So, PTSD comes in many sizes, shapes and forms and basically it’s from trauma. Another time that I caused PTSD on myself, was being fearful of going to work while having alcohol withdrawals. So this was later in my life. This is when I worked in the restaurant industry, and I would have to work at 6am but I was drinking all night. 

And when I’d come into work, I would start withdrawals and I would turn red, I would start sweating and I’d start shaking. I didn’t want people to know that I was you know shaking. It got to the point where I would just rephrase my questions to coworkers to one sentence or less because I didn’t want them to hear my voice trembling. Really bad stuff. So I got a lot of PTSD just from my alcohol use.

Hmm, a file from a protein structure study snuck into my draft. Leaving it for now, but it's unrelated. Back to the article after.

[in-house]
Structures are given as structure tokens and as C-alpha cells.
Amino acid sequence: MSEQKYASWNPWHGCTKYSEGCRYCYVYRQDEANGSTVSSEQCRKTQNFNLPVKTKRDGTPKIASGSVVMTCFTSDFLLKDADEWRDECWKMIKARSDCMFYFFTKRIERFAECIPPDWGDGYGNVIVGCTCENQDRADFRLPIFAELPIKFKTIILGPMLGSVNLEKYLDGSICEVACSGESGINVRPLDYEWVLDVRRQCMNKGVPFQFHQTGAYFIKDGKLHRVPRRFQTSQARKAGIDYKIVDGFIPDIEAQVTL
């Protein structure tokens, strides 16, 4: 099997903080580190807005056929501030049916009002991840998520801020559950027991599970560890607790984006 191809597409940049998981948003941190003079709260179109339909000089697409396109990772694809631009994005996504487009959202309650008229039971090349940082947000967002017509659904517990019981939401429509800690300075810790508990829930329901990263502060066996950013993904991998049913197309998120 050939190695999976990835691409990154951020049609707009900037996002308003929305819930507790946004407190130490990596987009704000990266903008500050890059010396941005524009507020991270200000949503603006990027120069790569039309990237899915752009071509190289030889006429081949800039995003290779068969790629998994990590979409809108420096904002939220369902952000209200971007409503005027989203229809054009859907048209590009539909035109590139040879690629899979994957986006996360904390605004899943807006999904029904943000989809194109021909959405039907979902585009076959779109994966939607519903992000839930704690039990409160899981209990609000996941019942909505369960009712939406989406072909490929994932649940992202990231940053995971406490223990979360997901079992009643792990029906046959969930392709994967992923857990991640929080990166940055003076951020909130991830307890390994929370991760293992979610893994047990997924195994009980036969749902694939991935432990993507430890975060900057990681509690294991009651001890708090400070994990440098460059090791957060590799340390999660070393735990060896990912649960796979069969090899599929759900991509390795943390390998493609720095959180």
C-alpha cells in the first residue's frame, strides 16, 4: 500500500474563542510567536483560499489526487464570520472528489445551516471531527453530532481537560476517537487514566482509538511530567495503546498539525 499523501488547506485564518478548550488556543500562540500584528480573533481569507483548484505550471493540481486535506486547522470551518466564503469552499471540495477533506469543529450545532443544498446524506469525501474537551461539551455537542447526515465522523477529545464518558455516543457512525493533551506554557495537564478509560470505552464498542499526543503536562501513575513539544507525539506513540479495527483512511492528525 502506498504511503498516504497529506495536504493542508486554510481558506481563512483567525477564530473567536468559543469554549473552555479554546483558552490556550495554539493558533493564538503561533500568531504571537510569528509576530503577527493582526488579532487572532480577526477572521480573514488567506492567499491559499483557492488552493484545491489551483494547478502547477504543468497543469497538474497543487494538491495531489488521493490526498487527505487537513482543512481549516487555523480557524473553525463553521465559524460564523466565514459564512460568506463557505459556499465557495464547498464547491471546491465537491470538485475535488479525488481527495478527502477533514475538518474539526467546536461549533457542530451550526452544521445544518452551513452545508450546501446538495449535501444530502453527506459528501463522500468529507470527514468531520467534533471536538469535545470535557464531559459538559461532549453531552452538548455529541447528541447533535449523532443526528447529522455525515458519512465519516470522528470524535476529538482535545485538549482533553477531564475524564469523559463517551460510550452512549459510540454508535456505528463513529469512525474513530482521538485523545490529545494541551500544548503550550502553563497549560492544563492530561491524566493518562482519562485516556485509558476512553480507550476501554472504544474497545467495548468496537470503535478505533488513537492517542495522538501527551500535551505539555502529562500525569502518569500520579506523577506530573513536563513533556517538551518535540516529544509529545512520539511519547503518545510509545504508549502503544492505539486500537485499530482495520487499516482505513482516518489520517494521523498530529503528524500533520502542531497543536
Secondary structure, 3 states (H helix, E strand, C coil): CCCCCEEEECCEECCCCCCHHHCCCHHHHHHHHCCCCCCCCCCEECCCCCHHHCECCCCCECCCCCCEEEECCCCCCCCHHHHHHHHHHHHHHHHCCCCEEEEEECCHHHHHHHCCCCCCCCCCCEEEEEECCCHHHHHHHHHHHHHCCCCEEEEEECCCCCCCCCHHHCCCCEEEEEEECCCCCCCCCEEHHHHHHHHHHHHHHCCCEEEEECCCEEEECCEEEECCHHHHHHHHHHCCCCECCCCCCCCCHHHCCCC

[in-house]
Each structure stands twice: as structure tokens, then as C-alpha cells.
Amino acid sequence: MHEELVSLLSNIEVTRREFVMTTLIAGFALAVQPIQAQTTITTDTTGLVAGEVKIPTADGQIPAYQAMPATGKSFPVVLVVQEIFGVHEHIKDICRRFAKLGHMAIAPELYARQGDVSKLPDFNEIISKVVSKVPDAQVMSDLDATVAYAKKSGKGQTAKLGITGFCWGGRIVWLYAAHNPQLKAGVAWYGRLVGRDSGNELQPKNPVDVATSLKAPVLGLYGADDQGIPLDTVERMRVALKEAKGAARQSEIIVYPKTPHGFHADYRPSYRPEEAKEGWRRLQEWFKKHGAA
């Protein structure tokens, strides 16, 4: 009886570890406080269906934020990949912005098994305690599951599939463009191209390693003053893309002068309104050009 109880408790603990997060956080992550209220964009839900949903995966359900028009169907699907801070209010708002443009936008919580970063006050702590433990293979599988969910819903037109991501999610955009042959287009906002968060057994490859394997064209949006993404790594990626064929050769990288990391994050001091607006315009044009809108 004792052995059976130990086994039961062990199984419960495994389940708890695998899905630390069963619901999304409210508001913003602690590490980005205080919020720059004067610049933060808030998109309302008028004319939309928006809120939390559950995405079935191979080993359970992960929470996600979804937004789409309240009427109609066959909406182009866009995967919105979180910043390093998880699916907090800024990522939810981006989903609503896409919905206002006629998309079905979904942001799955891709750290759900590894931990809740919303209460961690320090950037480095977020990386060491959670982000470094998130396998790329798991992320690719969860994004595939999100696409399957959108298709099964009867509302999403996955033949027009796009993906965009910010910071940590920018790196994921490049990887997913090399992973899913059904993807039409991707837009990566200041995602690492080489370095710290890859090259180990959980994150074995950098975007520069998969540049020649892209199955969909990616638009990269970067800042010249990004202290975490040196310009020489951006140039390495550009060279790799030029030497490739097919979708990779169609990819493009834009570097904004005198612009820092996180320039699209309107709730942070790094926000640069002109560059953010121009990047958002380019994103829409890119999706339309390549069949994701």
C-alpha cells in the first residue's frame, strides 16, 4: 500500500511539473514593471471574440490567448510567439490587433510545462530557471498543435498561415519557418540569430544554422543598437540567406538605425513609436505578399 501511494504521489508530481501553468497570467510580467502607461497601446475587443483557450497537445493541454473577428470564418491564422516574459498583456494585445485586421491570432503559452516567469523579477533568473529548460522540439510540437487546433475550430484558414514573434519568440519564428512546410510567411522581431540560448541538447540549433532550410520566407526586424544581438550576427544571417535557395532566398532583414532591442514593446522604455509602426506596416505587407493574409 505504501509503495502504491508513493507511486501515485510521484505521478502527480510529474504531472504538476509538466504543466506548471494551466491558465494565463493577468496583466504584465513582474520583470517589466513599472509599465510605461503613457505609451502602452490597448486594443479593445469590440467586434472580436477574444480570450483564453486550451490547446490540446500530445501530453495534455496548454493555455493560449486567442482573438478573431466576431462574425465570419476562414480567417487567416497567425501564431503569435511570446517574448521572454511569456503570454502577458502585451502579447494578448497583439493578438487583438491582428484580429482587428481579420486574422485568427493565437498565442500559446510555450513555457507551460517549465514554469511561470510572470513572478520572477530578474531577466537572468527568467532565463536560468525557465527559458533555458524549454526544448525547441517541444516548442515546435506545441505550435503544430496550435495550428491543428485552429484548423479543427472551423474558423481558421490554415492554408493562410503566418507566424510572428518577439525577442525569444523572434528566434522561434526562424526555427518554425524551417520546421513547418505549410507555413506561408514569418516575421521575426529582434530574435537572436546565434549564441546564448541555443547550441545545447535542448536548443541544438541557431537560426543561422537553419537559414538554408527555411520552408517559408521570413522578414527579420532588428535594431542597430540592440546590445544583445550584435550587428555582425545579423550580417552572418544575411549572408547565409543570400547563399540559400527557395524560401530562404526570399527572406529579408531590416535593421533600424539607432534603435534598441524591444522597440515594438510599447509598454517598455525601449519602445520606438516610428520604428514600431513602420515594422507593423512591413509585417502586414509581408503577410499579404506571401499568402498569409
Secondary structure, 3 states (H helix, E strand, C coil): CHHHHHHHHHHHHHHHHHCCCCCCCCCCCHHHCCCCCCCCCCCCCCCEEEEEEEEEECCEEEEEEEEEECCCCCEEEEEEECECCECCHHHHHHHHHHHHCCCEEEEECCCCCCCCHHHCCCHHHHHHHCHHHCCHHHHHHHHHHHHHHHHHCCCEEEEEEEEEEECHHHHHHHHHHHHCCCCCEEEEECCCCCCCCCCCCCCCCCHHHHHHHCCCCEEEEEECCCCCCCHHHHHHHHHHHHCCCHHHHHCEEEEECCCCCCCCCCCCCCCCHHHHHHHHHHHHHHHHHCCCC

Number Two is OCD 

Obsessive Compulsive Disorder. 25% of Asperger’s adult Asperger’s have OCD, and it’s basically unstoppable negative thoughts, bullying thoughts. 10 to 12 years old is usually when OCD starts, its obsession with interests. It’s obsessive, like washing your hands, doing things, you have to do things a certain way before you go to bed. It’s kind of like superstitions. You know, you have to count to 10, before you do something, or all these things are like OCD. 

They’re usually negative things. So they’re not really helping you get in the way of your life. For instance, I believe my stimming of rocking back and forth, 14 hours a day was basically OCD. Another thing is checking my inbox for new emails every five minutes, stuff like that. It’s definitely OCD. So that’s number two.